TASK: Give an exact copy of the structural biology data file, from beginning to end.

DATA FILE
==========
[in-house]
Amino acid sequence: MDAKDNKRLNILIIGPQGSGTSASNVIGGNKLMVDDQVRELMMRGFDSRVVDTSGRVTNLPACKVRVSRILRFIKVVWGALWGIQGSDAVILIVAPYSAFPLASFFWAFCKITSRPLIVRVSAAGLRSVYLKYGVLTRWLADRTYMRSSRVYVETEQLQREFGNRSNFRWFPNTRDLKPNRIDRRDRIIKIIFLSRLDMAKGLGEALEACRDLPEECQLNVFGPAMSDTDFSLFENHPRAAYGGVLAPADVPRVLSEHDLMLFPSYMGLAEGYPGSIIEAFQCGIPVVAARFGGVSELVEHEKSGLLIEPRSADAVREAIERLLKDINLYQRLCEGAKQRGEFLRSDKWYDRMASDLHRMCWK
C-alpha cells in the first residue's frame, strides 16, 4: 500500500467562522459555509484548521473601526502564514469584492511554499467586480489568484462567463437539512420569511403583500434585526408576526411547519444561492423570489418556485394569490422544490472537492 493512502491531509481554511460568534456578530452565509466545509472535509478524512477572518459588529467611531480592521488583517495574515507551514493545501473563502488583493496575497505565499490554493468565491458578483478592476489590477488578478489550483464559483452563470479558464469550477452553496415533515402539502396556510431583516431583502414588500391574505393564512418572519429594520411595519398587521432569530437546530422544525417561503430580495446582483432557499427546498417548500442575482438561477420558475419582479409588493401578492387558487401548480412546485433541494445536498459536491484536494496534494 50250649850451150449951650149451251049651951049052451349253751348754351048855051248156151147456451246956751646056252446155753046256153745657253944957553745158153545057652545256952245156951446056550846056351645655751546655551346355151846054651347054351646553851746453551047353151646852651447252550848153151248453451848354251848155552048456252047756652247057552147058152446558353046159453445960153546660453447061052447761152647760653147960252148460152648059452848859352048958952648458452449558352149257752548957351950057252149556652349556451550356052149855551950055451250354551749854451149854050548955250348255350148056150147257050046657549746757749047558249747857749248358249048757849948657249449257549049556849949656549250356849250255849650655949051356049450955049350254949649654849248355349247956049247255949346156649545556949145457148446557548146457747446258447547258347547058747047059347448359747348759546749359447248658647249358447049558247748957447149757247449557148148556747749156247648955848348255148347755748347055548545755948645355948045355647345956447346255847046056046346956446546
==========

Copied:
[in-house]
Amino acid sequence: MDAKDNKRLNILIIGPQGSGTSASNVIGGNKLMVDDQVRELMMRGFDSRVVDTSGRVTNLPACKVRVSRILRFIKVVWGALWGIQGSDAVILIVAPYSAFPLASFFWAFCKITSRPLIVRVSAAGLRSVYLKYGVLTRWLADRTYMRSSRVYVETEQLQREFGNRSNFRWFPNTRDLKPNRIDRRDRIIKIIFLSRLDMAKGLGEALEACRDLPEECQLNVFGPAMSDTDFSLFENHPRAAYGGVLAPADVPRVLSEHDLMLFPSYMGLAEGYPGSIIEAFQCGIPVVAARFGGVSELVEHEKSGLLIEPRSADAVREAIERLLKDINLYQRLCEGAKQRGEFLRSDKWYDRMASDLHRMCWK
C-alpha cells in the first residue's frame, strides 16, 4: 500500500467562522459555509484548521473601526502564514469584492511554499467586480489568484462567463437539512420569511403583500434585526408576526411547519444561492423570489418556485394569490422544490472537492 493512502491531509481554511460568534456578530452565509466545509472535509478524512477572518459588529467611531480592521488583517495574515507551514493545501473563502488583493496575497505565499490554493468565491458578483478592476489590477488578478489550483464559483452563470479558464469550477452553496415533515402539502396556510431583516431583502414588500391574505393564512418572519429594520411595519398587521432569530437546530422544525417561503430580495446582483432557499427546498417548500442575482438561477420558475419582479409588493401578492387558487401548480412546485433541494445536498459536491484536494496534494 50250649850451150449951650149451251049651951049052451349253751348754351048855051248156151147456451246956751646056252446155753046256153745657253944957553745158153545057652545256952245156951446056550846056351645655751546655551346355151846054651347054351646553851746453551047353151646852651447252550848153151248453451848354251848155552048456252047756652247057552147058152446558353046159453445960153546660453447061052447761152647760653147960252148460152648059452848859352048958952648458452449558352149257752548957351950057252149556652349556451550356052149855551950055451250354551749854451149854050548955250348255350148056150147257050046657549746757749047558249747857749248358249048757849948657249449257549049556849949656549250356849250255849650655949051356049450955049350254949649654849248355349247956049247255949346156649545556949145457148446557548146457747446258447547258347547058747047059347448359747348759546749359447248658647249358447049558247748957447149757247449557148148556747749156247648955848348255148347755748347055548545755948645355948045355647345956447346255847046056046346956446546